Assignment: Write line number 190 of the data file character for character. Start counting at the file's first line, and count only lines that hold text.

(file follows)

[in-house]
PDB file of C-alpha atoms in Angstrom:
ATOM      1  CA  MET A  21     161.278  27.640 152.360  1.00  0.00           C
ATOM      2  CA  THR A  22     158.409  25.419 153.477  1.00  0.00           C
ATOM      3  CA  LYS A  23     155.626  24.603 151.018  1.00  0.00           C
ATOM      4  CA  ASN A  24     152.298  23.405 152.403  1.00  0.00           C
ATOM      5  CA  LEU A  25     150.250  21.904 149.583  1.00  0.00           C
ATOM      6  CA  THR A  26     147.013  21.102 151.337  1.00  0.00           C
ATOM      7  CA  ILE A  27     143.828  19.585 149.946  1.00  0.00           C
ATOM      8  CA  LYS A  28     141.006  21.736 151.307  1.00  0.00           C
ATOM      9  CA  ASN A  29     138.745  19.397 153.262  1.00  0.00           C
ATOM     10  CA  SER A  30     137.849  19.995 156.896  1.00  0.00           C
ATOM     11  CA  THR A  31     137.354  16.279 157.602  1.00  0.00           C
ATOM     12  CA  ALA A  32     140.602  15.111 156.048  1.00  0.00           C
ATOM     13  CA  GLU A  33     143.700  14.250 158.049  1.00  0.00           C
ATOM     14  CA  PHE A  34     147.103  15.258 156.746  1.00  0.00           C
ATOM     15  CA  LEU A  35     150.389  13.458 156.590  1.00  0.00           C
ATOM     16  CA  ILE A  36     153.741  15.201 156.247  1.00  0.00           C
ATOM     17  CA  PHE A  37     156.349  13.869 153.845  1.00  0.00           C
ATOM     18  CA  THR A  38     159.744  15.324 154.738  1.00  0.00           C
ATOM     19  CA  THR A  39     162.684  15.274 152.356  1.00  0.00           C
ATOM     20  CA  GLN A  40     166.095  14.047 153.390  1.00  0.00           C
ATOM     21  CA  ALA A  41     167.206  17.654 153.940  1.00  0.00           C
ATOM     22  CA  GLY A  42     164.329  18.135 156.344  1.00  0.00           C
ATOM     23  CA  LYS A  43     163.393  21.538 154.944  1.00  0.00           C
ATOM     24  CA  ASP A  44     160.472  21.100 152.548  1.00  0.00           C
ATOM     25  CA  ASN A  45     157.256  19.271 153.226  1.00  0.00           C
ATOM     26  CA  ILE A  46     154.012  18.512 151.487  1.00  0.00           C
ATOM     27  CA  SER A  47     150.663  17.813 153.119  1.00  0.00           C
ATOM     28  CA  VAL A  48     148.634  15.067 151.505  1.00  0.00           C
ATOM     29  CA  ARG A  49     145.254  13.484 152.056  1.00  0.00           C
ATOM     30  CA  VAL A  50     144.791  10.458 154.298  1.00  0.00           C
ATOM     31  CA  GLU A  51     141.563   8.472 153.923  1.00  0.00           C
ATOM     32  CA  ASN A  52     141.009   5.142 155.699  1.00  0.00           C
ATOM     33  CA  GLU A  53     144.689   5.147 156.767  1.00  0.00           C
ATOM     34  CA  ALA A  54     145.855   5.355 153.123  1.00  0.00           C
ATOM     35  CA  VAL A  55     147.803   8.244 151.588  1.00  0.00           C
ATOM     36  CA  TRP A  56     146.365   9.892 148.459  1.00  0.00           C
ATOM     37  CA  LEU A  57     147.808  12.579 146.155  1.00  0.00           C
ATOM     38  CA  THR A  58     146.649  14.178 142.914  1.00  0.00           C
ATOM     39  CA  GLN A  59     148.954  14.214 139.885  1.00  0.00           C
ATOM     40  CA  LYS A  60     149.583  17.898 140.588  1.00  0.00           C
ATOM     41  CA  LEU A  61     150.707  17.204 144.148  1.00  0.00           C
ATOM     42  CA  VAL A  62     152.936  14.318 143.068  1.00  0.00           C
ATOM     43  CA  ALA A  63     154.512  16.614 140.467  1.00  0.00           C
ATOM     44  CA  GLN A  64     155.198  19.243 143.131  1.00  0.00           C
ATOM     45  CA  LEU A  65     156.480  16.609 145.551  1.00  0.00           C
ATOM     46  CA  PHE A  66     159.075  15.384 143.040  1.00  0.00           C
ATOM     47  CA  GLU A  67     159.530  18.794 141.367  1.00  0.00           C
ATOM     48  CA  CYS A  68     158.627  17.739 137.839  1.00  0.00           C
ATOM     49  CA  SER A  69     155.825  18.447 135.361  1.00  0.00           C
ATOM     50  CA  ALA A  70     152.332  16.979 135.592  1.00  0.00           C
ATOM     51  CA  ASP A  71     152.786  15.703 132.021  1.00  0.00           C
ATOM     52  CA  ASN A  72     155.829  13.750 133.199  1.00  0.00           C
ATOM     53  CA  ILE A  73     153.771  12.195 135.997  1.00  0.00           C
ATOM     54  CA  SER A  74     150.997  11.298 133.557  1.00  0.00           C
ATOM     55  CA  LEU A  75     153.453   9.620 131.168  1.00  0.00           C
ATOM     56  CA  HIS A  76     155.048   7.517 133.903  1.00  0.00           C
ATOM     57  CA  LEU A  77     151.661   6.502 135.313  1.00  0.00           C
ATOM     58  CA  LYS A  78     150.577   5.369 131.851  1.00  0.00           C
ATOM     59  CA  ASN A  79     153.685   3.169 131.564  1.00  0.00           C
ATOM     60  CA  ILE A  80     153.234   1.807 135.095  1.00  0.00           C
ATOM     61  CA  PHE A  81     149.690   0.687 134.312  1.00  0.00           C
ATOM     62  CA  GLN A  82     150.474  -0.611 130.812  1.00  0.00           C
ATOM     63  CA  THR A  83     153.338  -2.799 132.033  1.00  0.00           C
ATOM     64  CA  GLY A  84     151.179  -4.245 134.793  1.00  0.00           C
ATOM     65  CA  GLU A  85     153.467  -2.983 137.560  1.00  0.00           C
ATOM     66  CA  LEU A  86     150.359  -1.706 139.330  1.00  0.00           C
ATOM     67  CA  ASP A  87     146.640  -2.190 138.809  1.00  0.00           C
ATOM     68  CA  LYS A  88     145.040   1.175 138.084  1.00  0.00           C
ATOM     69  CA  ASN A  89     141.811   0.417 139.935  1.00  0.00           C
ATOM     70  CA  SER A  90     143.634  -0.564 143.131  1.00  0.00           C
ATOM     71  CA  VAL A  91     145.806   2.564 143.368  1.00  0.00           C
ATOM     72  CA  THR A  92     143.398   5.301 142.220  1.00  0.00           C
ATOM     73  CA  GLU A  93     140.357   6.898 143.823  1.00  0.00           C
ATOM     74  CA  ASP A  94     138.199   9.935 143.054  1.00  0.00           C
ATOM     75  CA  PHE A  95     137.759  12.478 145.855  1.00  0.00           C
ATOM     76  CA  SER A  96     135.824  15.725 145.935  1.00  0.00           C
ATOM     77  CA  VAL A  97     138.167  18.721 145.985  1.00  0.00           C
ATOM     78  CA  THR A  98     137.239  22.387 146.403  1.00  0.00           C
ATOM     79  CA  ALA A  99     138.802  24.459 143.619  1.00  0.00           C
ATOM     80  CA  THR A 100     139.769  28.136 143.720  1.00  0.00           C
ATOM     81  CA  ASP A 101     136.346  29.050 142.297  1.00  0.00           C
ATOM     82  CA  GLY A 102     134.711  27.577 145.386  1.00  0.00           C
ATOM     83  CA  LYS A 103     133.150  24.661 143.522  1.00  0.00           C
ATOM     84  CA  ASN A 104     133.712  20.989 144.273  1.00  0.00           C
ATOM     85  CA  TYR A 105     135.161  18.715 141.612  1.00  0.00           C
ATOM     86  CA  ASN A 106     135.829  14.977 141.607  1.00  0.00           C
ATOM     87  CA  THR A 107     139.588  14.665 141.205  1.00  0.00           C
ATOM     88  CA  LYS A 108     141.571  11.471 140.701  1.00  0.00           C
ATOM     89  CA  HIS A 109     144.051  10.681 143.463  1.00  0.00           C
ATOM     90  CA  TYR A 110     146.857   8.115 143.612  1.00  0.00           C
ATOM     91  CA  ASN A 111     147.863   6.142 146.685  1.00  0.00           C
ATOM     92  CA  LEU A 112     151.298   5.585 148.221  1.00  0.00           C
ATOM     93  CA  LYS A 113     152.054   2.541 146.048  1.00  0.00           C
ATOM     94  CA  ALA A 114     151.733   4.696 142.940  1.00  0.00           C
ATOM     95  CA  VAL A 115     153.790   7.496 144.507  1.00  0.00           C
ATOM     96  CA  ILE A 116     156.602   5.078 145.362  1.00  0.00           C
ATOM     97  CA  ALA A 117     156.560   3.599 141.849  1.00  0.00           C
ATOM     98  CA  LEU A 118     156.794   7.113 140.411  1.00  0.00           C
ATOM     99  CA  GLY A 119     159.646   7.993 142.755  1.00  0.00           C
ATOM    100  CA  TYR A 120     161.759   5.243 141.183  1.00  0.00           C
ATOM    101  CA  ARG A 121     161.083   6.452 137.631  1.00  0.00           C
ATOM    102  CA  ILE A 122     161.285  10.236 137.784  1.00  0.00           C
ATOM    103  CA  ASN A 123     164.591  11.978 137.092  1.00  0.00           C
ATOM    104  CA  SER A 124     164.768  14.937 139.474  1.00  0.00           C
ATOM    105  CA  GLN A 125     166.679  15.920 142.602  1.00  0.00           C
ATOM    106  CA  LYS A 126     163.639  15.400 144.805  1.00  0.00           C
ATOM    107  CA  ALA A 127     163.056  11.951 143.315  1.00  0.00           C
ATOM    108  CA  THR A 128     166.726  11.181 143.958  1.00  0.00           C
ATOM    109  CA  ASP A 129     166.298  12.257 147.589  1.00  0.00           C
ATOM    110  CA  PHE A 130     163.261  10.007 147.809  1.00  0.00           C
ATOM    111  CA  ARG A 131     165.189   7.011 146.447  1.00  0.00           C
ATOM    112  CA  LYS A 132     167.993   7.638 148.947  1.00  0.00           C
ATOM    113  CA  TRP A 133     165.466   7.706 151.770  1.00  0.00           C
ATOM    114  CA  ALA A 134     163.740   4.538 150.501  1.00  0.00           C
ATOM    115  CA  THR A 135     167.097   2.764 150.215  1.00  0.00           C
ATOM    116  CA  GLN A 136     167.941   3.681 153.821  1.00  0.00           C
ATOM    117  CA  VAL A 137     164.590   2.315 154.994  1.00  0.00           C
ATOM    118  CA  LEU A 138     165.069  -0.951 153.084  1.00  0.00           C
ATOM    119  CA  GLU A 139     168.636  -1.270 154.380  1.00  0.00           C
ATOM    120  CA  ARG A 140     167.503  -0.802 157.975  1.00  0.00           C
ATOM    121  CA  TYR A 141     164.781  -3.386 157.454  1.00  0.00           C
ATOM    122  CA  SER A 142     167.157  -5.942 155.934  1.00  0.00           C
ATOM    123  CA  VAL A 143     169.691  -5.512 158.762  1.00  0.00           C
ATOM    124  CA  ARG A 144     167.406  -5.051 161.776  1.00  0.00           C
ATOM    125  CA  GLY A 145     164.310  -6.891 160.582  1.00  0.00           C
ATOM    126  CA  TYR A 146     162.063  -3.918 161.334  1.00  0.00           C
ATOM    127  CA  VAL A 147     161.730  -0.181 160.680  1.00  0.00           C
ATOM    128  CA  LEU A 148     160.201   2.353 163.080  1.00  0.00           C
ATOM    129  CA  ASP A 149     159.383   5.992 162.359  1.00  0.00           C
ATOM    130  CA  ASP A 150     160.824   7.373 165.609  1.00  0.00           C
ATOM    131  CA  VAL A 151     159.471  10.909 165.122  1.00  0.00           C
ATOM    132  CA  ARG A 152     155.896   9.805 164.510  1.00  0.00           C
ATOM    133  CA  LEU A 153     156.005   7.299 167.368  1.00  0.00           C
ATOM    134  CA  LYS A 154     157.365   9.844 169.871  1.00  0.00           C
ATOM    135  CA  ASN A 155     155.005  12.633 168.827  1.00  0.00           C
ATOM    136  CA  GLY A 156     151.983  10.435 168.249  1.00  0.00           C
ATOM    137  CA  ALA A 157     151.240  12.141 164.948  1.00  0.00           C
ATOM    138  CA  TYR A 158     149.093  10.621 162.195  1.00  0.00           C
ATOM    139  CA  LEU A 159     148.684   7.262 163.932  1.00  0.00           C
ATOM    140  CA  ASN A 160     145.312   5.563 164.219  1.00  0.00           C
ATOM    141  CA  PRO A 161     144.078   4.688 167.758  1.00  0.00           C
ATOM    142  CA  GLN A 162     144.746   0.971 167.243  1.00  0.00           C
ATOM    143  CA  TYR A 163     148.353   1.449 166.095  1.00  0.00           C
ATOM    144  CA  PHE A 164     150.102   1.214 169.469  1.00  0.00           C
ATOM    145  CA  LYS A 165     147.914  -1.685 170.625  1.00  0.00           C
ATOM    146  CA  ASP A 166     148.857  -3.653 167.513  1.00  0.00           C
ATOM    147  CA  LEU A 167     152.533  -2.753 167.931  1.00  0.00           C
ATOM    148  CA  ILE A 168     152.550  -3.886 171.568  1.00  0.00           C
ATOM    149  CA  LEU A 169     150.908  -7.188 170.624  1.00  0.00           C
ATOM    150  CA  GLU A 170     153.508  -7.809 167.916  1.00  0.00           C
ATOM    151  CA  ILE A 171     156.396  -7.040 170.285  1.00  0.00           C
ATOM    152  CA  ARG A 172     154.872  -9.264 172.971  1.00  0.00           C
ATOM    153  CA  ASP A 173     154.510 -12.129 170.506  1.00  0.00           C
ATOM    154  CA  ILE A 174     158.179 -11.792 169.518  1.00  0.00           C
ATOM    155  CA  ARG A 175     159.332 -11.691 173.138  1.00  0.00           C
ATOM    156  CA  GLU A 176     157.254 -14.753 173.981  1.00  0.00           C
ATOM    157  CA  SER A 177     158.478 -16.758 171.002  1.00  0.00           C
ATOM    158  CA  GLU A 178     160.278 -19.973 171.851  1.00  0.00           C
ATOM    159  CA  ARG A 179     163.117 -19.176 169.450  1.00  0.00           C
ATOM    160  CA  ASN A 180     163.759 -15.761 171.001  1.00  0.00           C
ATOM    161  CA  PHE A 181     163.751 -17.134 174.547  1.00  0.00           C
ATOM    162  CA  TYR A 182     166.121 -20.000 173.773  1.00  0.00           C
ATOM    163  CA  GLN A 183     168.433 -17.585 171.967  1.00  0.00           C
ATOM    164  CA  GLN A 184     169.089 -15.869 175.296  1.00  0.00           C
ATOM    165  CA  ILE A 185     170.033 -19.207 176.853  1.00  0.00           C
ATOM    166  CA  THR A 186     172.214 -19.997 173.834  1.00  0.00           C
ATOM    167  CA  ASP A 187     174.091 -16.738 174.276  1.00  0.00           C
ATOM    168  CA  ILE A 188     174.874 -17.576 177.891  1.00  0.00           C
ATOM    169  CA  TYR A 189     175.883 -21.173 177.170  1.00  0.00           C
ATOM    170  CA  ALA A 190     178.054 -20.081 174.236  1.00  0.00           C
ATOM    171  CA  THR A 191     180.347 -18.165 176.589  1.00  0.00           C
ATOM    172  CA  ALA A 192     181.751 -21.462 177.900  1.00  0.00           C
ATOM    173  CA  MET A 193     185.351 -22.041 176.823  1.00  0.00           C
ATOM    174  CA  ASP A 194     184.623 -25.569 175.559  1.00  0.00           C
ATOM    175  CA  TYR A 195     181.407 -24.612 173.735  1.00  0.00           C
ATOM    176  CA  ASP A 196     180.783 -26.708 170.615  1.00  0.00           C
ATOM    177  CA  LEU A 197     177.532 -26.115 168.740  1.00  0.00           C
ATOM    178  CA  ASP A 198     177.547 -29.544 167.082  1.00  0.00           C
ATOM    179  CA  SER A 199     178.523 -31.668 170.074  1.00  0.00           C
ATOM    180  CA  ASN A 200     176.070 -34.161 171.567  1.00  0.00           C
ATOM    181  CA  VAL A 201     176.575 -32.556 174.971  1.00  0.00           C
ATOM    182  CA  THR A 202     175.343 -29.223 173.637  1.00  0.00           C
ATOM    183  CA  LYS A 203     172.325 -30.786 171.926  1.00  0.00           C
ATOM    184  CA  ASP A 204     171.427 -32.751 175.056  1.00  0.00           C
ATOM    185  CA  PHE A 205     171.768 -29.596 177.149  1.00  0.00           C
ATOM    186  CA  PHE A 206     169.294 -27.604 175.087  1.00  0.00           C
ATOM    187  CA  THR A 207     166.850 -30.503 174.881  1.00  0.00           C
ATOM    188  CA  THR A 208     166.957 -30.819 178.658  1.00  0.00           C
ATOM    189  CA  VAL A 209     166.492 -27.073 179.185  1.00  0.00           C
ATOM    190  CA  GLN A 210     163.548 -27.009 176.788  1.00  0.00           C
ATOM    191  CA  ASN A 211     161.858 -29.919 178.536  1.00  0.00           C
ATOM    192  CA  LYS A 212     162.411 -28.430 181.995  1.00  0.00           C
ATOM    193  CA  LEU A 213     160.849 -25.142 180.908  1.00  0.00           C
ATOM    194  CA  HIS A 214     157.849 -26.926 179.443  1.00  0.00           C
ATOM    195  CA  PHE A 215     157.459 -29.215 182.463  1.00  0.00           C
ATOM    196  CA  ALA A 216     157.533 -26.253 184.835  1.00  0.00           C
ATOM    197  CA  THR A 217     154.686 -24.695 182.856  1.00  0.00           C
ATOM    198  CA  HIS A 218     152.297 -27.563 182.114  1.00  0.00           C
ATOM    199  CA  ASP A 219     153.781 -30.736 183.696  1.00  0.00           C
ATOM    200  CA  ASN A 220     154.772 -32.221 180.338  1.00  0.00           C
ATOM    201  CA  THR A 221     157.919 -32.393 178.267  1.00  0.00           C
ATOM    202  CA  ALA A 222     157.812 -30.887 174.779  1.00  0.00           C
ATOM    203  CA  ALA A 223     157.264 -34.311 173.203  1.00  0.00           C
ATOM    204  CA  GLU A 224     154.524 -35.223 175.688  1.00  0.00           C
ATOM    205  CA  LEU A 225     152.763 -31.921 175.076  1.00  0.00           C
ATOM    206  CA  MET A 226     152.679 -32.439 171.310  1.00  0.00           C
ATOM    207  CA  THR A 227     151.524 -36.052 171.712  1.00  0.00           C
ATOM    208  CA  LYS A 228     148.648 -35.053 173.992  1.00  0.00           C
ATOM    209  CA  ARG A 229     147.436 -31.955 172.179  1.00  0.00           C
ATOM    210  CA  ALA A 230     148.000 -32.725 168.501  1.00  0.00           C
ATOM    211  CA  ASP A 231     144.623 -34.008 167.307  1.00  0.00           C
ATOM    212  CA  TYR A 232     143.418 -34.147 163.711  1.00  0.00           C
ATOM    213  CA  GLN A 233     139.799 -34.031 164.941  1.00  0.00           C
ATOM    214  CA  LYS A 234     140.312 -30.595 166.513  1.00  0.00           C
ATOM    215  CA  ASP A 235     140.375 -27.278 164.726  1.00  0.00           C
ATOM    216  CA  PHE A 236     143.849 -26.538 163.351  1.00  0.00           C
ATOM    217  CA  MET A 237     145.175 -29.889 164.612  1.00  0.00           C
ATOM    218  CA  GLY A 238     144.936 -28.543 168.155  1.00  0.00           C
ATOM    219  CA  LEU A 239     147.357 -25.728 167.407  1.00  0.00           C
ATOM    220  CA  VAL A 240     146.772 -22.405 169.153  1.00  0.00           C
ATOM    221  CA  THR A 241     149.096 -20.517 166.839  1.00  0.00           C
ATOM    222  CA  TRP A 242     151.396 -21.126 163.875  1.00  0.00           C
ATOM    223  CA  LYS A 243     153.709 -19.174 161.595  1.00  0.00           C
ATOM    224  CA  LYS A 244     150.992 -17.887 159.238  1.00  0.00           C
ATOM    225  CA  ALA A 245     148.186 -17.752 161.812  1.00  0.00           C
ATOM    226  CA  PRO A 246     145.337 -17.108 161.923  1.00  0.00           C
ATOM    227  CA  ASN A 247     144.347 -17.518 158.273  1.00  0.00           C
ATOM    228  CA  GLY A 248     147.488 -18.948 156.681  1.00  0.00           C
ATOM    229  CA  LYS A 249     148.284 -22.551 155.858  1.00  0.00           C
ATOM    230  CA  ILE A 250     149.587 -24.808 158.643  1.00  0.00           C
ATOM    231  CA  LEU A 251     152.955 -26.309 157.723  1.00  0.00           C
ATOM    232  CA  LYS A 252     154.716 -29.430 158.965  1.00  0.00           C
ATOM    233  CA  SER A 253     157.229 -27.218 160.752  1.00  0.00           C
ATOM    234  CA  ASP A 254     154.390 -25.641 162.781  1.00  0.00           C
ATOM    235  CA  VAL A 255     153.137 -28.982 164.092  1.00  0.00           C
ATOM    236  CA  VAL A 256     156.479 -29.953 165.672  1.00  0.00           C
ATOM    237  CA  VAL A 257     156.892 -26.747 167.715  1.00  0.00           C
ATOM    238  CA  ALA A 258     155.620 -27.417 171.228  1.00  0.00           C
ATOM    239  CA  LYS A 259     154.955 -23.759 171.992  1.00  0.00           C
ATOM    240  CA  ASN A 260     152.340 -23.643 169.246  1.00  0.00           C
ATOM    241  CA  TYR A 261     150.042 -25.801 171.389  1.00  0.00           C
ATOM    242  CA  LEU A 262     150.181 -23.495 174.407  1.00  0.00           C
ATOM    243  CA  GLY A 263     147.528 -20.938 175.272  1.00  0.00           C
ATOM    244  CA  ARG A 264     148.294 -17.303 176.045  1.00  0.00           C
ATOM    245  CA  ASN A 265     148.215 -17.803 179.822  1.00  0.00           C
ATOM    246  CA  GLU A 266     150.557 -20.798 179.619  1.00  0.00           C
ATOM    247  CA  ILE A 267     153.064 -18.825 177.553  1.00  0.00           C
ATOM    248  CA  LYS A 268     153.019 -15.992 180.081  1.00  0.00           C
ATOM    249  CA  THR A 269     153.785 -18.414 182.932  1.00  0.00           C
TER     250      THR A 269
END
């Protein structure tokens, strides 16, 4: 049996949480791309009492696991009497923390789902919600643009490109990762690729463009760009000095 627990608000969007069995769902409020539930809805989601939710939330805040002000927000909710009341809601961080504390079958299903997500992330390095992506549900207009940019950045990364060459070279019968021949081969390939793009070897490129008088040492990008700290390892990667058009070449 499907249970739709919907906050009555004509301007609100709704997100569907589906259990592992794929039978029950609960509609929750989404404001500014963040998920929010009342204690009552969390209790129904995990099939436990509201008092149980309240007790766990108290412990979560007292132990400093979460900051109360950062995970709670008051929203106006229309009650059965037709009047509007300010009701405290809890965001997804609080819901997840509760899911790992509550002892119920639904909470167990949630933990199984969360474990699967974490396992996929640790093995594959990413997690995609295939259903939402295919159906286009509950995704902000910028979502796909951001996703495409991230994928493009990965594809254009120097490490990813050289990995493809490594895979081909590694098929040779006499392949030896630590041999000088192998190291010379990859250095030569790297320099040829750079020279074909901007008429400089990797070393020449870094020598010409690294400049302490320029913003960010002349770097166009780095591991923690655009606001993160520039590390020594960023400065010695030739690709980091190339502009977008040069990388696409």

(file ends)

ATOM    188  CA  THR A 208     166.957 -30.819 178.658  1.00  0.00           C